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Potentially large post-1505 AD earthquakes in western Nepal revealed by a lake sediment record

Abstract : According to paleoseismological studies, the last earthquake that ruptured the Main Frontal Thrust in western Nepal occurred in 1505 AD. No evidence of large earthquakes has been documented since, giving rise to the concept of a seismic gap in the central Himalaya. Here, we report on a new record of earthquake-triggered turbidites from Lake Rara, western Nepal. Our lake-sediment record contains eight possibly moderate-to-large earthquake-triggered turbidites during the last 800 years, three of which overlap in age with previously reported Mw ≥ 7 events in western Nepal. Shaking intensity modelling, together with instrumental records, suggests that near-field earthquakes (≤15 km) should have a minimum Mw 5.6, and regional earthquakes (≤80 km) a Mw > 6.5, to trigger turbidites. We present a likely scenario that western Nepal may be as seismically active as central Nepal; however, more data are needed to revaluate the seismic risk in the central Himalaya.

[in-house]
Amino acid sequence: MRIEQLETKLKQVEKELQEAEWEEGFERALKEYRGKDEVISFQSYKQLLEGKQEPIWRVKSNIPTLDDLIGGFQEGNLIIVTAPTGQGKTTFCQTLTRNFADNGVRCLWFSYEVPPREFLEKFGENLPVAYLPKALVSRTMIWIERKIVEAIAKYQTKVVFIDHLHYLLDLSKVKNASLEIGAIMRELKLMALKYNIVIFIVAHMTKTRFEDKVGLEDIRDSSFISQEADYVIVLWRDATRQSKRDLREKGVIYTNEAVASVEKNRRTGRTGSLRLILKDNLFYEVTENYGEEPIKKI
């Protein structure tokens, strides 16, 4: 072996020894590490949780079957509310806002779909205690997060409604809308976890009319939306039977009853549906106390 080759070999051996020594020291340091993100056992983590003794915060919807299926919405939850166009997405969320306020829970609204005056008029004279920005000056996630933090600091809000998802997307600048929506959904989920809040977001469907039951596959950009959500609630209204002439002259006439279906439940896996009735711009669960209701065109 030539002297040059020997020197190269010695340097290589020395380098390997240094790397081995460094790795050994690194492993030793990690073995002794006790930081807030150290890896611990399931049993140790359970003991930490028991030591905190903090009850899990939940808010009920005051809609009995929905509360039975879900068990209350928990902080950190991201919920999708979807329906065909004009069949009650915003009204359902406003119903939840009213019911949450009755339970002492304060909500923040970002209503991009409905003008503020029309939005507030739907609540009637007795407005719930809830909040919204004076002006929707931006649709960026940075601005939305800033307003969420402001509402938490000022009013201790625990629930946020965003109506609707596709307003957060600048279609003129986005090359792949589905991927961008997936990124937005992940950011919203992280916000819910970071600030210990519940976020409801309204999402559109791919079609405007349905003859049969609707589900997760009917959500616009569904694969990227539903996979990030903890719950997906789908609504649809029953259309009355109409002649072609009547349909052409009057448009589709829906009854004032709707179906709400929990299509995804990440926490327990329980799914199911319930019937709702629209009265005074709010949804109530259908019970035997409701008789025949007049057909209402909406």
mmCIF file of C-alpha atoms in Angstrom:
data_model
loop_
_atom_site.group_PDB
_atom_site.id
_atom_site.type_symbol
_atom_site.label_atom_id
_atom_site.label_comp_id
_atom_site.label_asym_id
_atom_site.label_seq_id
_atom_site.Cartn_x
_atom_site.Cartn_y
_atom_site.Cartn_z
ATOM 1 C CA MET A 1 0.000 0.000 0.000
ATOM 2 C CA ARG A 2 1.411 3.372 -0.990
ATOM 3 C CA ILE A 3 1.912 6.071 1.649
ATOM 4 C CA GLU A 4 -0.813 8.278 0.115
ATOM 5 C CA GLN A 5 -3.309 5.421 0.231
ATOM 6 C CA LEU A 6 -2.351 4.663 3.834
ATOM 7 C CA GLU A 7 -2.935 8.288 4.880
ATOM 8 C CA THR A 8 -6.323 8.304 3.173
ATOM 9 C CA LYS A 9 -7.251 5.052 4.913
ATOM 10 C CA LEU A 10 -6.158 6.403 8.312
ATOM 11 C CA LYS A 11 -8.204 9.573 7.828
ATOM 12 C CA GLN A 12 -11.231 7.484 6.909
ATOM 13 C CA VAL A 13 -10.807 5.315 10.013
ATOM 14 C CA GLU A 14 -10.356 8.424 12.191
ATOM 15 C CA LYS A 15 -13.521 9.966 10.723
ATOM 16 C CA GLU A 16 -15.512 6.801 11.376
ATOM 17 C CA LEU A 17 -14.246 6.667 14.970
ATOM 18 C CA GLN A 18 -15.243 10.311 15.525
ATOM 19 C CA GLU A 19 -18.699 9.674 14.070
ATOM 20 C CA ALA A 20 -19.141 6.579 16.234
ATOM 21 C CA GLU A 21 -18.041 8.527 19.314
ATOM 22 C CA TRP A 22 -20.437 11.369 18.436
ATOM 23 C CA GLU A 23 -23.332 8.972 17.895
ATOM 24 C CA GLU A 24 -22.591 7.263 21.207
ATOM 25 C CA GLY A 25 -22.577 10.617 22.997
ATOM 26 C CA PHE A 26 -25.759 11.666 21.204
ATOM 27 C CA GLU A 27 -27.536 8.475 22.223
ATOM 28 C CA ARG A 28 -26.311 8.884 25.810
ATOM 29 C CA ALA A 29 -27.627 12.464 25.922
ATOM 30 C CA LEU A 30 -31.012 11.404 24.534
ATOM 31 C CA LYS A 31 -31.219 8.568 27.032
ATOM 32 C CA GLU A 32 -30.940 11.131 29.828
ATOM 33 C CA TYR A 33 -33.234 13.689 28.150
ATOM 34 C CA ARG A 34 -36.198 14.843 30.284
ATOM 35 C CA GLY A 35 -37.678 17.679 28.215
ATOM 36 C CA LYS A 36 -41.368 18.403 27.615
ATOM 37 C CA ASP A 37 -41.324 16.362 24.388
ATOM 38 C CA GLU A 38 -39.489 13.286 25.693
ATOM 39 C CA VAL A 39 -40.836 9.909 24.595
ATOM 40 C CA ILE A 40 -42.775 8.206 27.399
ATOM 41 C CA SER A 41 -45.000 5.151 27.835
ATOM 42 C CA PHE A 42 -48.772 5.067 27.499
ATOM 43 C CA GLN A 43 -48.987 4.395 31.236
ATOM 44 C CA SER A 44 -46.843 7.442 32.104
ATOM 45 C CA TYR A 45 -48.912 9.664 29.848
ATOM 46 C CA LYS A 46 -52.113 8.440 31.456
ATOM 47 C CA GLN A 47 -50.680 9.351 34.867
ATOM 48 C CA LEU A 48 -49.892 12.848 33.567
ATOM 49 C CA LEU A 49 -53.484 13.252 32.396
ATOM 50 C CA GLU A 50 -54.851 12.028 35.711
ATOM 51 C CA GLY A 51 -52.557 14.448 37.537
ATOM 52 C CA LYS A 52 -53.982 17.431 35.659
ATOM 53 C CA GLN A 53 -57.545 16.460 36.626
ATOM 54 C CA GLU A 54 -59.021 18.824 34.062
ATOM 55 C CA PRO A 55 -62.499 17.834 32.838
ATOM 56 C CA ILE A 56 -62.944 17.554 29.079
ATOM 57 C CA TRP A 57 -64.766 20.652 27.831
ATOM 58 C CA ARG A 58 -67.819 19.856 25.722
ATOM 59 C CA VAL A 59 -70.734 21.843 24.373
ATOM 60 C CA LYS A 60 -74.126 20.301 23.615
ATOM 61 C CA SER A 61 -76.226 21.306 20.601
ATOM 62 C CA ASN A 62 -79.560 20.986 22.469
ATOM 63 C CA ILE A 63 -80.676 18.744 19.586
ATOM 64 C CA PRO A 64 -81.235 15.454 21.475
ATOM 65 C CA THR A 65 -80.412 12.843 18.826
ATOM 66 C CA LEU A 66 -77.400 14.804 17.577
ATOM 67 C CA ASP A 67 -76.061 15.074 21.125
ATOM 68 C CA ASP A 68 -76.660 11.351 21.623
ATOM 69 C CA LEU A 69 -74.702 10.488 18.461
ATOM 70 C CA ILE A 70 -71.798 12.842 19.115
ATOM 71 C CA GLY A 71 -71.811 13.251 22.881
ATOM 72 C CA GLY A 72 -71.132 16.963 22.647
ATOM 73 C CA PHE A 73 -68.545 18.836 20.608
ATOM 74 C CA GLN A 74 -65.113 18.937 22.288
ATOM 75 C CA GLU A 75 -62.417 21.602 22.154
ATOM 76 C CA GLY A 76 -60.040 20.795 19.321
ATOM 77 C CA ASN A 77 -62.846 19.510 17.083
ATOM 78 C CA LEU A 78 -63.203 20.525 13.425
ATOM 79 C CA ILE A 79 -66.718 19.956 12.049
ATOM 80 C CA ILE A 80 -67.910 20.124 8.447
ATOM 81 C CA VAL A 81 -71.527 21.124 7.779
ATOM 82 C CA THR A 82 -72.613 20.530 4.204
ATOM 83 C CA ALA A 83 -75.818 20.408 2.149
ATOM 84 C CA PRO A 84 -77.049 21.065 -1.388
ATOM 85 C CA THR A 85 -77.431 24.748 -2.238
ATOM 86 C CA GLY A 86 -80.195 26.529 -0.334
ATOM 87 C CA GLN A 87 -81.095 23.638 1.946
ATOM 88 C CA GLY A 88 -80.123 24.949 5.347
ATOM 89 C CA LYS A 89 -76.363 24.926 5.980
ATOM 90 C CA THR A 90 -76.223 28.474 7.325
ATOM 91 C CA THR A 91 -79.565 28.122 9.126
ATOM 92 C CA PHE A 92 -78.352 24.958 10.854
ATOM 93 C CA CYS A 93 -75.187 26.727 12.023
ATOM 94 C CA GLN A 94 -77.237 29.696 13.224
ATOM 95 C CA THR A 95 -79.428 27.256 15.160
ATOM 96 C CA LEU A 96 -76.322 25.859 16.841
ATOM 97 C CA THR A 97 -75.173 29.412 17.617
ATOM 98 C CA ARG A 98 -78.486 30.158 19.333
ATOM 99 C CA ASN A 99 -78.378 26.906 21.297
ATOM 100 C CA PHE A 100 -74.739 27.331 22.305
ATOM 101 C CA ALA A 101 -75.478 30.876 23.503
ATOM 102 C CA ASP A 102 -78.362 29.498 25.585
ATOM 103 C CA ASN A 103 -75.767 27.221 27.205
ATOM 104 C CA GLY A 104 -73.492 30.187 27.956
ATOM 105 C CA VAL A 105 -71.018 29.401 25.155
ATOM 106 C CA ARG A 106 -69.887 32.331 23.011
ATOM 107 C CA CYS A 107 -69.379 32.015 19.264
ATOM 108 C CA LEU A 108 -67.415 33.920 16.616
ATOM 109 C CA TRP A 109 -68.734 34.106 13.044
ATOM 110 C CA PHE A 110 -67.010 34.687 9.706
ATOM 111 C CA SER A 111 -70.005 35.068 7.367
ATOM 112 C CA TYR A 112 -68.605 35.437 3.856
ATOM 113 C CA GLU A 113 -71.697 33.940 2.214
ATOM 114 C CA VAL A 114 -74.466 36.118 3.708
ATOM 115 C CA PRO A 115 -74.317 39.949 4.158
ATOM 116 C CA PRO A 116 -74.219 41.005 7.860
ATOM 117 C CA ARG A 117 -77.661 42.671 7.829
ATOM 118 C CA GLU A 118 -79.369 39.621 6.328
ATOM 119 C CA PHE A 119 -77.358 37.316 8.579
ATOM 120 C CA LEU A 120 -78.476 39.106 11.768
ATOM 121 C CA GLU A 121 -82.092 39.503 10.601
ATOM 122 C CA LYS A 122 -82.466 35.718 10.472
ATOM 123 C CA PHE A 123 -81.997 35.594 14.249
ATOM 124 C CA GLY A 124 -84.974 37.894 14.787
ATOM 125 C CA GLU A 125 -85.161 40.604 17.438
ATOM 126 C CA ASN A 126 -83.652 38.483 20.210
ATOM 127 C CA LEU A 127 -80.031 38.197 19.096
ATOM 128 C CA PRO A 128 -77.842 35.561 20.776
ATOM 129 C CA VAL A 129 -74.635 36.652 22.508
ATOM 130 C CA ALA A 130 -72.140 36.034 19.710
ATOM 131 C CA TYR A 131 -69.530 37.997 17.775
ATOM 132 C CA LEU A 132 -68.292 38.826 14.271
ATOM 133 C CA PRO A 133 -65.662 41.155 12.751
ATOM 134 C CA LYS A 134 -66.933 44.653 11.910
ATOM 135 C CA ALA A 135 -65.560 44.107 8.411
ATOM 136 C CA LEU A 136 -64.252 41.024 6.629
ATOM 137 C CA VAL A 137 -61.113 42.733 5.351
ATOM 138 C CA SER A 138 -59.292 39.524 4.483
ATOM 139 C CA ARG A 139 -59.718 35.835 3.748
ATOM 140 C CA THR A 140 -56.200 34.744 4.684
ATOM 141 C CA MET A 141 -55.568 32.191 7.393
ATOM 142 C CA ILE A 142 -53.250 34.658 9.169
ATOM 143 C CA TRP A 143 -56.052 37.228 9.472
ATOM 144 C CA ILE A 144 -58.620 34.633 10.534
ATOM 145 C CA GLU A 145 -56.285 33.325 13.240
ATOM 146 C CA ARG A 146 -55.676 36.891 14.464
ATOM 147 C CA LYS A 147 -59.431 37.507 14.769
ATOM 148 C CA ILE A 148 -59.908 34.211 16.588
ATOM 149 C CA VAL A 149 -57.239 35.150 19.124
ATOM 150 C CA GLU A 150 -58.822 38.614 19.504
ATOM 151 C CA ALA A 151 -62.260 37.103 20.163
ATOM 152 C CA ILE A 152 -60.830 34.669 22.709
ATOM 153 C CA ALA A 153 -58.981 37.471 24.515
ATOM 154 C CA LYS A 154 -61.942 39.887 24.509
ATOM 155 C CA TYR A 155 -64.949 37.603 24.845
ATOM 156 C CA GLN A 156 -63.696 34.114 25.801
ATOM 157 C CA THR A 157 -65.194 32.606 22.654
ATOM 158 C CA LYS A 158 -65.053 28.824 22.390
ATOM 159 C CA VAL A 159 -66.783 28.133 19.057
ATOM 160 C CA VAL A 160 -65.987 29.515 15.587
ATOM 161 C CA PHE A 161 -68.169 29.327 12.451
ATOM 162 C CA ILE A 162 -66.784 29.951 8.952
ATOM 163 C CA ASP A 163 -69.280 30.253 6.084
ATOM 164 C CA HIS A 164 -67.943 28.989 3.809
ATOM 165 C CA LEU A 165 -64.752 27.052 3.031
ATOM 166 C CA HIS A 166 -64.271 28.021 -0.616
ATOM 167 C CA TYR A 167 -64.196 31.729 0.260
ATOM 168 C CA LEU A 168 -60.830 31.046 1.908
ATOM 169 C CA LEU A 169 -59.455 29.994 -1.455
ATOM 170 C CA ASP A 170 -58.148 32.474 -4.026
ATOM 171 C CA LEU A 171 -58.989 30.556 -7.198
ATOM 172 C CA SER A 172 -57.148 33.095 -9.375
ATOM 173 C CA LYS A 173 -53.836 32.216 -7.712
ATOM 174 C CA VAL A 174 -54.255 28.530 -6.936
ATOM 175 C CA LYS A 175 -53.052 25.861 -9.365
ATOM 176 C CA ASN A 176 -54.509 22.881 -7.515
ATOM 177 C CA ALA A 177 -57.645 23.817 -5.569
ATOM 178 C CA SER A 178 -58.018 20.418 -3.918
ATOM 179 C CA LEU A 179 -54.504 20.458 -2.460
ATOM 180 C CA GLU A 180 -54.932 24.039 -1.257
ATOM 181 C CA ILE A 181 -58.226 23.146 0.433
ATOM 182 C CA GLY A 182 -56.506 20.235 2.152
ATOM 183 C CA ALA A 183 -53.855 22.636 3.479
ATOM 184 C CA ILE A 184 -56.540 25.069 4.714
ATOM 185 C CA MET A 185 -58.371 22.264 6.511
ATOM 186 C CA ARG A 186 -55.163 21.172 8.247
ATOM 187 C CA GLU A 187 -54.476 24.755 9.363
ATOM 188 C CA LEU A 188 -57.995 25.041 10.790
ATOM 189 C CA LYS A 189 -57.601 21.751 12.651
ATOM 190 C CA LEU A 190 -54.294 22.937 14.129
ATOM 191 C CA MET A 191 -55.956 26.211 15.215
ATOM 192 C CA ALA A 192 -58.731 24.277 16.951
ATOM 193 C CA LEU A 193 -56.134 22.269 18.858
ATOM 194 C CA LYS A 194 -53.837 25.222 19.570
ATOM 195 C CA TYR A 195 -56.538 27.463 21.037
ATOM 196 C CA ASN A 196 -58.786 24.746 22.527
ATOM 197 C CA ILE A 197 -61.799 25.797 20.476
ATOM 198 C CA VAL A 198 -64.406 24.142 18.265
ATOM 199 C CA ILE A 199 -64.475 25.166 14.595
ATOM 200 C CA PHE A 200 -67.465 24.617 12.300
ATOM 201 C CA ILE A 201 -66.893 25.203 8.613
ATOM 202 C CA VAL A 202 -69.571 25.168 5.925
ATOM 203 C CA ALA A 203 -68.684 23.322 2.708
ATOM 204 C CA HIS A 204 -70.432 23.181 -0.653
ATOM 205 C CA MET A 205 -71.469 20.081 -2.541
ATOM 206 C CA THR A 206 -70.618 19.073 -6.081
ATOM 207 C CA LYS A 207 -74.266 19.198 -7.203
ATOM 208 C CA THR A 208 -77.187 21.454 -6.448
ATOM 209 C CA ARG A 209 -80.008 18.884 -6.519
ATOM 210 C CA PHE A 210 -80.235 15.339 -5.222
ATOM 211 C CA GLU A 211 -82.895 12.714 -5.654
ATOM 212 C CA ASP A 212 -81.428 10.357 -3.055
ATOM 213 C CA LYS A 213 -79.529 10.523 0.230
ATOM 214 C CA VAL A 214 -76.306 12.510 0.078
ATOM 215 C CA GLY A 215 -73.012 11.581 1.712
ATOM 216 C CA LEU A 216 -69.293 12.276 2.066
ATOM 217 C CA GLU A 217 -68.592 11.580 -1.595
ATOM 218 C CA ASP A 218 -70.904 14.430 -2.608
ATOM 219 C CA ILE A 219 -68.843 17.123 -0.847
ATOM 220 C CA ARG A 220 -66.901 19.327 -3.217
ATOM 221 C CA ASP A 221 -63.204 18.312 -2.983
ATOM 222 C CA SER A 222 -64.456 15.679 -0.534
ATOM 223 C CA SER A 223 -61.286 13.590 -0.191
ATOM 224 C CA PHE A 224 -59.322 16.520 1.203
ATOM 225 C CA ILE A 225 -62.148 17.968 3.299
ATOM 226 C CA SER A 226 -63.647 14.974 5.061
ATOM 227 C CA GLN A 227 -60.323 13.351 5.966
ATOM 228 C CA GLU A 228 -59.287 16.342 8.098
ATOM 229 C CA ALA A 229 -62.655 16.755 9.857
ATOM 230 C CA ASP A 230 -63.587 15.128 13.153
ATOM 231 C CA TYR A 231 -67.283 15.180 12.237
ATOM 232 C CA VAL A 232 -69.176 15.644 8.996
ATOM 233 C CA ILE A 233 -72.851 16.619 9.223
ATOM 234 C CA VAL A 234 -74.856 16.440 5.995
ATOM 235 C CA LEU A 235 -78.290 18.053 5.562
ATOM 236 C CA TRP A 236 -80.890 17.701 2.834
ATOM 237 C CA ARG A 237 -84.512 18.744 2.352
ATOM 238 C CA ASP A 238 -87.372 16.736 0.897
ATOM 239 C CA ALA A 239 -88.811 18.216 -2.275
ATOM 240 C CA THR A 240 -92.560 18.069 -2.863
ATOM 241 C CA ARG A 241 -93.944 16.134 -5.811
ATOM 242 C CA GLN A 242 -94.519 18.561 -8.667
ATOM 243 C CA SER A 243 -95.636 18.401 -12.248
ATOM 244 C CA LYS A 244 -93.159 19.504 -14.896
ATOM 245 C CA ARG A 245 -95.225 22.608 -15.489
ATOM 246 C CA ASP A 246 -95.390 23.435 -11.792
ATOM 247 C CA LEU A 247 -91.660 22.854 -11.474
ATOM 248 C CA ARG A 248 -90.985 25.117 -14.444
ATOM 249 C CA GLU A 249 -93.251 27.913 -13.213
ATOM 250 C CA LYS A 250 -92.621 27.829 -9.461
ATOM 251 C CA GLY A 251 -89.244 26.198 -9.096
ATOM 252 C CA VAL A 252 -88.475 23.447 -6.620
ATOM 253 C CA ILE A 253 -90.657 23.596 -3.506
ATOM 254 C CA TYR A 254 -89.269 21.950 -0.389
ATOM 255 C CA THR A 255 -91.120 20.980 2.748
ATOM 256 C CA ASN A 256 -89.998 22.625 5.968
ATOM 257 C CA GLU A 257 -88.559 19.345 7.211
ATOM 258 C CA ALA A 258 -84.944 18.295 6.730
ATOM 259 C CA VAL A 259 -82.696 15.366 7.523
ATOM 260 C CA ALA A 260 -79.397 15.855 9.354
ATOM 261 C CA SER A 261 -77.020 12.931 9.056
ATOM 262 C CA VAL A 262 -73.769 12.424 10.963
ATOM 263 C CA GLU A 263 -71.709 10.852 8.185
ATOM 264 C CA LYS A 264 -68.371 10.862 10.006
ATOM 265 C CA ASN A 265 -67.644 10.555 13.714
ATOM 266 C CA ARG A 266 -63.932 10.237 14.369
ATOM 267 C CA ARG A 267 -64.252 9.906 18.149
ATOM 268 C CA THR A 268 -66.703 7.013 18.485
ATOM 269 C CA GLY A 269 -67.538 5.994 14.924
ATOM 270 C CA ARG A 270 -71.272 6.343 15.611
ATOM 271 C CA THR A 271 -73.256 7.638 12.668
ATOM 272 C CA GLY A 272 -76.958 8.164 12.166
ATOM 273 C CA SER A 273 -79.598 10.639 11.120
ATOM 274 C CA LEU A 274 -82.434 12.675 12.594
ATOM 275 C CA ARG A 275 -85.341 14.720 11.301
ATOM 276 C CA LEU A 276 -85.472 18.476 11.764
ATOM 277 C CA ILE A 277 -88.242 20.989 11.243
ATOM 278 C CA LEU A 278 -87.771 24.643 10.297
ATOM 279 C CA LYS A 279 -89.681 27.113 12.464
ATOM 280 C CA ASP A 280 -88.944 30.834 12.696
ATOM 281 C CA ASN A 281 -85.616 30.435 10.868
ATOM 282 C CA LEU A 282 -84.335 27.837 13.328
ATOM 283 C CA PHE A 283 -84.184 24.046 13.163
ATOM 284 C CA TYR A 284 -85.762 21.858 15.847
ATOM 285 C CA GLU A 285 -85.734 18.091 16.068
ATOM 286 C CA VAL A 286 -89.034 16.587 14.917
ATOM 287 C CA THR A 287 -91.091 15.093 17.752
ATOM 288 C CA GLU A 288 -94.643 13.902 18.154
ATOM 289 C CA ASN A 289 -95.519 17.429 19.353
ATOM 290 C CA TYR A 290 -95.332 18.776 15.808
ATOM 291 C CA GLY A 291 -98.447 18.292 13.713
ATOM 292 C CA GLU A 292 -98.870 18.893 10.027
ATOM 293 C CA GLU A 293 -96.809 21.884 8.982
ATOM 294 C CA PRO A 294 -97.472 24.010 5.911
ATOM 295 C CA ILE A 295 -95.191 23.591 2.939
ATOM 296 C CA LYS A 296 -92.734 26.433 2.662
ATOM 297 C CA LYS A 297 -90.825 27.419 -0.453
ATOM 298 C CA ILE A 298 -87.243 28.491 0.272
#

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Submitted on : Thursday, March 3, 2022 - 1:34:10 PM
Last modification on : Saturday, March 5, 2022 - 3:32:33 AM


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Z. Ghazoui, S. Bertrand, K. Vanneste, Y. Yokoyama, J. Nomade, et al.. Potentially large post-1505 AD earthquakes in western Nepal revealed by a lake sediment record. Nature Communications, Nature Publishing Group, 2019, 10, pp.621-636. ⟨10.1038/s41467-019-10093-4⟩. ⟨insu-03595785⟩



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